If you’re a PlayStation 4 gamer, the wait for “Project Morpheus,” aka PlayStation VR, is nearly over, as the headset finally arrives by October 31, 2016. Customers eager to shell out their hard earned cash for the device can do so now by pre-ordering it from Walmart, GameStop, Best Buy, Target, and Amazon. The “Core Bundle” will set you back $400 whereas the “Launch Bundle” will cost extra at a meatier $500.
Sony opened up pre-orders for the PlayStation VR Core Bundle headset at 10am EST today, March 29. Pre-orders for the pricier PlayStation VR Launch Bundle kicked off on March 22 at 10am EST. As that bundle quickly sold out, Sony expects the same with the Core unit as well. For the latter offering, PlayStation 4 gamers will also need to purchase the PlayStation Camera for $60 and the PlayStation Move motion controller for around $30.
The core package will include the PlayStation VR headset, the processor unit, a connection cable, an HDMI cable, a USB cable, stereo headphones, an AC power cord, an AC adapter, and a demo disc. The PlayStation Move motion sensor and the PlayStation Camera are sold separately, which adds motion capture capabilities for a more immersive experience. You’ll need the DualShock 4 controller at the very least to move around in the virtual realm.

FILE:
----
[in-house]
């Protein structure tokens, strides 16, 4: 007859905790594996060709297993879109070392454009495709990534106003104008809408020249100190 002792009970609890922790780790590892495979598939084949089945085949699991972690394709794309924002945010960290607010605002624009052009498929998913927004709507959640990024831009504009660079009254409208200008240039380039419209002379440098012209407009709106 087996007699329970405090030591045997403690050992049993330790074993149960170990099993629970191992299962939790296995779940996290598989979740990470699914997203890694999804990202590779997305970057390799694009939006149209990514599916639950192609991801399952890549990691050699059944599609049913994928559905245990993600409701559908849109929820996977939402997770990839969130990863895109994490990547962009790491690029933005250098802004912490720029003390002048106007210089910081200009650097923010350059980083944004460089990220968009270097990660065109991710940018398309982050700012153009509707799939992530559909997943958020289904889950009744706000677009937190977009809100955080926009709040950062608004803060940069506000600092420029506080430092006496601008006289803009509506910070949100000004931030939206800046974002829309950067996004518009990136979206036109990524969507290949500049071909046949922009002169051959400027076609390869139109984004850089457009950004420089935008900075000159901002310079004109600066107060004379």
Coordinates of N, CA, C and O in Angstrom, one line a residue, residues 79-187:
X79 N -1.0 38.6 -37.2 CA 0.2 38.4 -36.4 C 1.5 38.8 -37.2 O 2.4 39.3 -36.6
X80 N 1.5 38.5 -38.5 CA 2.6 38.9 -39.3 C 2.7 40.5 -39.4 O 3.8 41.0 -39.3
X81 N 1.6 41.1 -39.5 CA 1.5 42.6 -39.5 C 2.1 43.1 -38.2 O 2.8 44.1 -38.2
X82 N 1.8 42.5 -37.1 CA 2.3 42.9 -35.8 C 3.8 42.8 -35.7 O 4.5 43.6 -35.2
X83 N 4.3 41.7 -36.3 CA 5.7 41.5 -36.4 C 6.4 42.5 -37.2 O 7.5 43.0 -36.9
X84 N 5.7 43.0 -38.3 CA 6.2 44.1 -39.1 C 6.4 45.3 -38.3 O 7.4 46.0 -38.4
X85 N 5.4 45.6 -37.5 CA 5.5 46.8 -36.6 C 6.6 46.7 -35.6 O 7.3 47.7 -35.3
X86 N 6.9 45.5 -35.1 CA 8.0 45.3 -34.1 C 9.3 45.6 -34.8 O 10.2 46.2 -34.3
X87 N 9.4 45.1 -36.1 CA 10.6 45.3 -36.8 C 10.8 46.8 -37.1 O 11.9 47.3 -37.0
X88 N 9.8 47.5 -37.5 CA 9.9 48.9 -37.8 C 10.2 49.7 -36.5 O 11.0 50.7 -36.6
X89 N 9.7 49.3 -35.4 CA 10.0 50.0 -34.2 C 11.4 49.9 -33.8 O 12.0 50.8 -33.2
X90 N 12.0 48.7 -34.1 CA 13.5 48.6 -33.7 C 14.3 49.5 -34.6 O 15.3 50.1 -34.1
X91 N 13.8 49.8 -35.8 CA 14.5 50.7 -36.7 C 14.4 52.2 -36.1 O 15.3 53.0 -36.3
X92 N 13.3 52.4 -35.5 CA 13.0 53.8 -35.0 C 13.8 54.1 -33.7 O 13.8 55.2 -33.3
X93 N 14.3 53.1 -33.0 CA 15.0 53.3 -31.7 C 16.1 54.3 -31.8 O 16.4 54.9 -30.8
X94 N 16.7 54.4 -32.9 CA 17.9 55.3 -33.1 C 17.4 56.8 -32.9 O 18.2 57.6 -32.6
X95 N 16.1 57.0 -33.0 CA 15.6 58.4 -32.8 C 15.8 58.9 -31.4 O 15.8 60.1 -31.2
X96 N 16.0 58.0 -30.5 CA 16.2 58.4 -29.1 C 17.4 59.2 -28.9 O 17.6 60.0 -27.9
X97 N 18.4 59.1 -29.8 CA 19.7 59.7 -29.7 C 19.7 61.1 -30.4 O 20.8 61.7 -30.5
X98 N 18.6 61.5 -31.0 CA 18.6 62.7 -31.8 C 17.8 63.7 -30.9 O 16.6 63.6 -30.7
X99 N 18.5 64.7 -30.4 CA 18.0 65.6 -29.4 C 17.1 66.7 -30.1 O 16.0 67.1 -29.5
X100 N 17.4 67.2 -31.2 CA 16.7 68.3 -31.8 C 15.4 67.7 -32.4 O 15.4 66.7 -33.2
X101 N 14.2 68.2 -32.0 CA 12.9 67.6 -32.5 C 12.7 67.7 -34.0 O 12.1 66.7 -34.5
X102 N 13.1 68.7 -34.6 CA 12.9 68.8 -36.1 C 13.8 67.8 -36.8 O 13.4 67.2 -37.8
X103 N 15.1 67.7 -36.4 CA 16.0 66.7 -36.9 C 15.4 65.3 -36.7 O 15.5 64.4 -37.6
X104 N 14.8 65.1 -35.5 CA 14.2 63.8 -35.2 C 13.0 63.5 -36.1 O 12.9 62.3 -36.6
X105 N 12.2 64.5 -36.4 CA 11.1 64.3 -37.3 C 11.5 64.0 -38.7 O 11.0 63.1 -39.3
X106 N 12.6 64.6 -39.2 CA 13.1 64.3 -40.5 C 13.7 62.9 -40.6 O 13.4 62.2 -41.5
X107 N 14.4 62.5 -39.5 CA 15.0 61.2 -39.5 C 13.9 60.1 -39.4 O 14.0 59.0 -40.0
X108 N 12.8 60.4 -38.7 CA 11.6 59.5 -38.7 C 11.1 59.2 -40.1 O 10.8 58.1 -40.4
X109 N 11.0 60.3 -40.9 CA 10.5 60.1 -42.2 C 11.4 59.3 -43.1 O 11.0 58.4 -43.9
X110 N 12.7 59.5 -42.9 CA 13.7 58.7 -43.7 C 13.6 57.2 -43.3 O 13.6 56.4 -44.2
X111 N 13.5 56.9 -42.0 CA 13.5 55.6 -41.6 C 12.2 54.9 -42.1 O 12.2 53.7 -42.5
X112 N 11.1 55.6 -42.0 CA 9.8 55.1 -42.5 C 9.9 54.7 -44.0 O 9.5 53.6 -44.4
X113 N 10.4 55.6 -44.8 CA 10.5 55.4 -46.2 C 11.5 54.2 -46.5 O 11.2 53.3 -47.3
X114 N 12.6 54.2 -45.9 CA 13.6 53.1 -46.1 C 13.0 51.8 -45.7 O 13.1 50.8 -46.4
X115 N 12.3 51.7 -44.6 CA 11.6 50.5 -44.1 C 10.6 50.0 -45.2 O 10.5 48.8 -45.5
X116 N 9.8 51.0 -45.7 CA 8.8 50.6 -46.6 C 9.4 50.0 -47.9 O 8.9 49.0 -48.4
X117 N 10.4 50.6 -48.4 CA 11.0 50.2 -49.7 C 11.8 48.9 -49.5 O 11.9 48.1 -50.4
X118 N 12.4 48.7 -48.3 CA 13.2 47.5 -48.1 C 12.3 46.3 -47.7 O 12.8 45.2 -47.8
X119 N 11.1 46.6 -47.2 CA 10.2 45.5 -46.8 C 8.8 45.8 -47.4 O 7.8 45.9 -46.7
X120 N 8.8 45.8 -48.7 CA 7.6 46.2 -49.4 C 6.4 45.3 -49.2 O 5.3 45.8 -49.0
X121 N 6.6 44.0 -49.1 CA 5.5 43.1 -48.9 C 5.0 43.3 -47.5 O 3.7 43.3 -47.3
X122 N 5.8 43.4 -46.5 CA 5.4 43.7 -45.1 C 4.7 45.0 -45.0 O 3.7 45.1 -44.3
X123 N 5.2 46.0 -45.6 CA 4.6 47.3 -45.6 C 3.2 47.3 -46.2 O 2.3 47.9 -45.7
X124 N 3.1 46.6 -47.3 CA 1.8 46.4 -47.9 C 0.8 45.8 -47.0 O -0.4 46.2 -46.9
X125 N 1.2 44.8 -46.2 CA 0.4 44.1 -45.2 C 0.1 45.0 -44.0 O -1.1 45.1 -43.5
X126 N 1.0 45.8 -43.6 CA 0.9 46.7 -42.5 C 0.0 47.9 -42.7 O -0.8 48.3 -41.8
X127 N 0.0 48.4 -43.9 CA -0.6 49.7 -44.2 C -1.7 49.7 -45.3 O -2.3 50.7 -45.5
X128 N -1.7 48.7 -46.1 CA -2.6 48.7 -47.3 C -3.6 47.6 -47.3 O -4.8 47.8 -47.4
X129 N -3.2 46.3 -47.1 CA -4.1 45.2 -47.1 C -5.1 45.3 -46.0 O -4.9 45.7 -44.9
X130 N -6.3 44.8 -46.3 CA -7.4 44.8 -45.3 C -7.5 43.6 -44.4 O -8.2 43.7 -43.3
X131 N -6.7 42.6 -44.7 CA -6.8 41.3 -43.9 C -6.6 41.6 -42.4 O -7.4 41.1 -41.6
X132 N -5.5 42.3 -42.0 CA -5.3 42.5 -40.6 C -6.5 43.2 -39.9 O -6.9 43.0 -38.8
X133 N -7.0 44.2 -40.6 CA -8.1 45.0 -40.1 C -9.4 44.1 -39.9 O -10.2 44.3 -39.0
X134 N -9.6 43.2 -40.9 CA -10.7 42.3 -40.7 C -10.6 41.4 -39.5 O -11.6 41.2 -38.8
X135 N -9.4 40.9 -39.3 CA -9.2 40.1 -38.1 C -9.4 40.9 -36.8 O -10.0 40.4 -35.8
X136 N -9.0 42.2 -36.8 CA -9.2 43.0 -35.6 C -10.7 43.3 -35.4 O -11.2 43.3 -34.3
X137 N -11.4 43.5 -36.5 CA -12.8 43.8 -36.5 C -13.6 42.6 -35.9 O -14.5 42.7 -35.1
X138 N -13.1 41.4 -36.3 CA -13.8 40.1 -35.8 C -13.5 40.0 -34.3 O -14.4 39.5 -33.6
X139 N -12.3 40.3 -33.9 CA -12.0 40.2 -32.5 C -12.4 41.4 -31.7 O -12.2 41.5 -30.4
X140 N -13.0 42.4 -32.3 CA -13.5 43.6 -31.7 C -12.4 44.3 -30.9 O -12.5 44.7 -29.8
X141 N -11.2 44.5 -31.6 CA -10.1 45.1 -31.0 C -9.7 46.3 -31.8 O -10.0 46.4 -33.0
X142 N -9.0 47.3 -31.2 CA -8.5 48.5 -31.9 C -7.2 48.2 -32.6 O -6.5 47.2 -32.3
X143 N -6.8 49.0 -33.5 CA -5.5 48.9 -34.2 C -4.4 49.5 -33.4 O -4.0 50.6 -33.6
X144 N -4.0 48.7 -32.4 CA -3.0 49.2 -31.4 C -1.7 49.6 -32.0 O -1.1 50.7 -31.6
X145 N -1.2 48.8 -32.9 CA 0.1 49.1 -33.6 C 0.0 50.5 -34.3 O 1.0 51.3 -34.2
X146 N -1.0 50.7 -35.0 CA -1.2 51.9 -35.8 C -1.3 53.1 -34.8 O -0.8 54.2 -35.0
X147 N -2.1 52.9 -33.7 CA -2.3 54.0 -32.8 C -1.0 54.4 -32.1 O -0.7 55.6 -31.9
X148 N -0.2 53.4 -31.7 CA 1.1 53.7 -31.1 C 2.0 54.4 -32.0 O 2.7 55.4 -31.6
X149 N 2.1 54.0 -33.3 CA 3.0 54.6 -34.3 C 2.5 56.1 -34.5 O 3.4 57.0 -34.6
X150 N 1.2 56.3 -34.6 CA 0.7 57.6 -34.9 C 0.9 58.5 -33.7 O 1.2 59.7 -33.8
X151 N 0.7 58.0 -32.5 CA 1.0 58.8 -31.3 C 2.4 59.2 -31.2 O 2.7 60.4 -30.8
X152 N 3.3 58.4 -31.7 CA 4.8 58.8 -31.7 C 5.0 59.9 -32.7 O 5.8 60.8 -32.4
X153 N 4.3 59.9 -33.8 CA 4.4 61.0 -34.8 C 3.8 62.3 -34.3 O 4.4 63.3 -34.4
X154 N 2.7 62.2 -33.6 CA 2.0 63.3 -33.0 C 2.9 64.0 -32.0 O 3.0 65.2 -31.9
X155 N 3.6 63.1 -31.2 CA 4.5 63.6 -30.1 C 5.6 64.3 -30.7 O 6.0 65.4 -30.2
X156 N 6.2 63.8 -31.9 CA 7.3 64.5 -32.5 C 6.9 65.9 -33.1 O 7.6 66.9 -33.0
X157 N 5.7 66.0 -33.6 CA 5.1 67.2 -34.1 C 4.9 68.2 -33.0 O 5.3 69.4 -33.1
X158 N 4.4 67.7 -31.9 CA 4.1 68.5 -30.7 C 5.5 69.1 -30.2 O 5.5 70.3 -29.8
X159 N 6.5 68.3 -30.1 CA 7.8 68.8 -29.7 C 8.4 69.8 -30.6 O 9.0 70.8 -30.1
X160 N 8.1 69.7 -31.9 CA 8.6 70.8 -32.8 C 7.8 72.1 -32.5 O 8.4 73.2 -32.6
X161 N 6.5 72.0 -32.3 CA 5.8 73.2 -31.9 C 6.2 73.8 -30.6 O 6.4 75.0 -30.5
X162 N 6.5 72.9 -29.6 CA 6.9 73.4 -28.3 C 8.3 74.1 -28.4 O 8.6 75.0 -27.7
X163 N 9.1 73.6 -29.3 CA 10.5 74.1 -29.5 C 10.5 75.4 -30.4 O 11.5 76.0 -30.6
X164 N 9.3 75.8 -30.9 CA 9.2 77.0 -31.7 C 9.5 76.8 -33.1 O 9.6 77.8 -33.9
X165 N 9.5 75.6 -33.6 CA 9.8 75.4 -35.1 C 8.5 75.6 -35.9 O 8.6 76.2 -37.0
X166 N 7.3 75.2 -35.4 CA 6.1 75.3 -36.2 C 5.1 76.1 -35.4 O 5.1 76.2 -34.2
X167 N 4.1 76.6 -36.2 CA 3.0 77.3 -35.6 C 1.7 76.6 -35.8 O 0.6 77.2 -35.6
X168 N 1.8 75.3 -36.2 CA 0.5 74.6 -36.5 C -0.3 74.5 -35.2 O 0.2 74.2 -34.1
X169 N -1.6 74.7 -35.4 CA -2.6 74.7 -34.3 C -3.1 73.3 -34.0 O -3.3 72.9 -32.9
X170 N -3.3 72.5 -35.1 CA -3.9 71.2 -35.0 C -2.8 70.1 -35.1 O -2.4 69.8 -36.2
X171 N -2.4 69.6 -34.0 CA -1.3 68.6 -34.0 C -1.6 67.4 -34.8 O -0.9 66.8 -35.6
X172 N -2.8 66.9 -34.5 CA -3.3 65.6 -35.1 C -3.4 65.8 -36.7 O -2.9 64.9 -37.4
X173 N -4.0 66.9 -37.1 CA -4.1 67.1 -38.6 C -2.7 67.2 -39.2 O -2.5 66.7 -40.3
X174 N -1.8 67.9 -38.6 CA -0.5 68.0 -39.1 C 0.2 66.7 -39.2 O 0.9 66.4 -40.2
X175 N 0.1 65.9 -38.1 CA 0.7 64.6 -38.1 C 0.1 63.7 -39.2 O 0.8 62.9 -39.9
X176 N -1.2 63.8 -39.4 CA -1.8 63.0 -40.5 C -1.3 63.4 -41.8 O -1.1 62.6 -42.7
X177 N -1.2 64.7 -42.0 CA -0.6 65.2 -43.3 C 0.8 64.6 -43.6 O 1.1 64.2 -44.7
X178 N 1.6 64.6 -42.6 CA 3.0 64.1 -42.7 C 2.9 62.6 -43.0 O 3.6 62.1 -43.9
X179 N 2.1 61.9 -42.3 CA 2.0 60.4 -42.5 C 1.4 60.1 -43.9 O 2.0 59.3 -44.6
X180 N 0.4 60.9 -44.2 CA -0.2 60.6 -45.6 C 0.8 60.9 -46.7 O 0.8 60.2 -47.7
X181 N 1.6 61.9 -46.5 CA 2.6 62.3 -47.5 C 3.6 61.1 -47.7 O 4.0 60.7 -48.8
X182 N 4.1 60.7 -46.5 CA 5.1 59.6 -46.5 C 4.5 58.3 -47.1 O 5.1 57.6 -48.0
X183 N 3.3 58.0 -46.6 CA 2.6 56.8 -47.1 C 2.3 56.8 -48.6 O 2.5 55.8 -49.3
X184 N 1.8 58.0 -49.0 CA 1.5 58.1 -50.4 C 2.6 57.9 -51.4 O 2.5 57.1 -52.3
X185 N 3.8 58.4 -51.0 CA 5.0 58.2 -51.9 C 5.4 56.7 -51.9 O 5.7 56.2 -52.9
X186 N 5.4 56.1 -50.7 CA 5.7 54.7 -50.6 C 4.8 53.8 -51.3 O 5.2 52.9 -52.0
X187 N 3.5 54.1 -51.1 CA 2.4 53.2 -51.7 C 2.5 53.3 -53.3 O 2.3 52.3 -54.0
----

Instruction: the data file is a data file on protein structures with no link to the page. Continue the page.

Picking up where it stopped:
Meanwhile, Amazon has quickly burned through its pre-order supply of the Launch Bundle. This pack includes everything found in the Core Bundle along with the PlayStation Camera, two PlayStation Move controllers, and the VR World Game Disc. Amazon notes that customers wanting either bundle will need to sign up for the email availability notification so that consumers know when the next wave of hardware hits.
Games that will be made available for the PlayStation VR headset at launch include the Star Wars Battlefront VR Experience, PlayStation VR Worlds, Golem, Harmonix Music VR, Until Dawn: Rush of Blood, and RIGS Mechanized Combat League. We expect to see more VR offerings for this platform during E3 2016 in June.
Sony’s upcoming headset will consist of two 5.7-inch OLED screens with a resolution of 1,080 x 960 for each eye, totaling an overall view of 1,920 x 1,080. The refresh rates span 90Hz to 120Hz, and the field of view is approximately 100 degrees. The headset also consists of a six-axis motion sensing system spanning a three-axis gyroscope and a three-axis accelerometer. It also has an HDMI port, an auxiliary port, and a headphone jack.
The processor unit itself sits between the headset and the console, and is responsible for 3D audio processing, for simultaneously displaying a second “social screen” to an HDTV (Mirror Mode or Separate Mode), and for rendering the Cinematic Mode. That said, this device doesn’t add extra processing power to the PlayStation 4 console itself.
“It is not extra GPU power [or] CPU power,” said Chris Norden, senior staff engineer at Sony. “It is certainly not a PlayStation 4 expansion unit or upgrade.”
VR is a hot topic as of late, as the Oculus Rift, a high-end solution for Windows PC, is currently shipping to customers. The HTC Vive is slated to arrive on Windows PC at the beginning of April as well, and Sony’s solution doesn’t arrive on the PlayStation 4 until the end of October.